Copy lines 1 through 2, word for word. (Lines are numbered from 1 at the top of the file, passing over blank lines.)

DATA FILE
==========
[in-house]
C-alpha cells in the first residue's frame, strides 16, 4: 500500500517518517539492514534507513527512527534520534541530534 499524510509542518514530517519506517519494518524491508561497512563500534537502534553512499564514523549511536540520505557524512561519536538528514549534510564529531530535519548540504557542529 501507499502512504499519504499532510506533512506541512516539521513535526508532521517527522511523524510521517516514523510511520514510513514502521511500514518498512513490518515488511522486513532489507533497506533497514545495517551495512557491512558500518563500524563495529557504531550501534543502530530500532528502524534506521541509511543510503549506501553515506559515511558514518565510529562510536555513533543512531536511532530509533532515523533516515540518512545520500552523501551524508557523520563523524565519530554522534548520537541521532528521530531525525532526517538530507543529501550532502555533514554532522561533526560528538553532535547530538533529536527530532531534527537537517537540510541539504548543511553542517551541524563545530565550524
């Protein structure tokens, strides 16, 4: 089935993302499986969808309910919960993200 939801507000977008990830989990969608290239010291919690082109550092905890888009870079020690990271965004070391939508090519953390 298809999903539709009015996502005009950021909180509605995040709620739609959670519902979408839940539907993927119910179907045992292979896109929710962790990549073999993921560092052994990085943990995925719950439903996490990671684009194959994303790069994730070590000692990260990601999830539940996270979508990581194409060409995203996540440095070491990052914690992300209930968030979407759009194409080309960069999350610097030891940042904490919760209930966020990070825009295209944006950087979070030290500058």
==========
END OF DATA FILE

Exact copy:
[in-house]
C-alpha cells in the first residue's frame, strides 16, 4: 500500500517518517539492514534507513527512527534520534541530534 499524510509542518514530517519506517519494518524491508561497512563500534537502534553512499564514523549511536540520505557524512561519536538528514549534510564529531530535519548540504557542529 501507499502512504499519504499532510506533512506541512516539521513535526508532521517527522511523524510521517516514523510511520514510513514502521511500514518498512513490518515488511522486513532489507533497506533497514545495517551495512557491512558500518563500524563495529557504531550501534543502530530500532528502524534506521541509511543510503549506501553515506559515511558514518565510529562510536555513533543512531536511532530509533532515523533516515540518512545520500552523501551524508557523520563523524565519530554522534548520537541521532528521530531525525532526517538530507543529501550532502555533514554532522561533526560528538553532535547530538533529536527530532531534527537537517537540510541539504548543511553542517551541524563545530565550524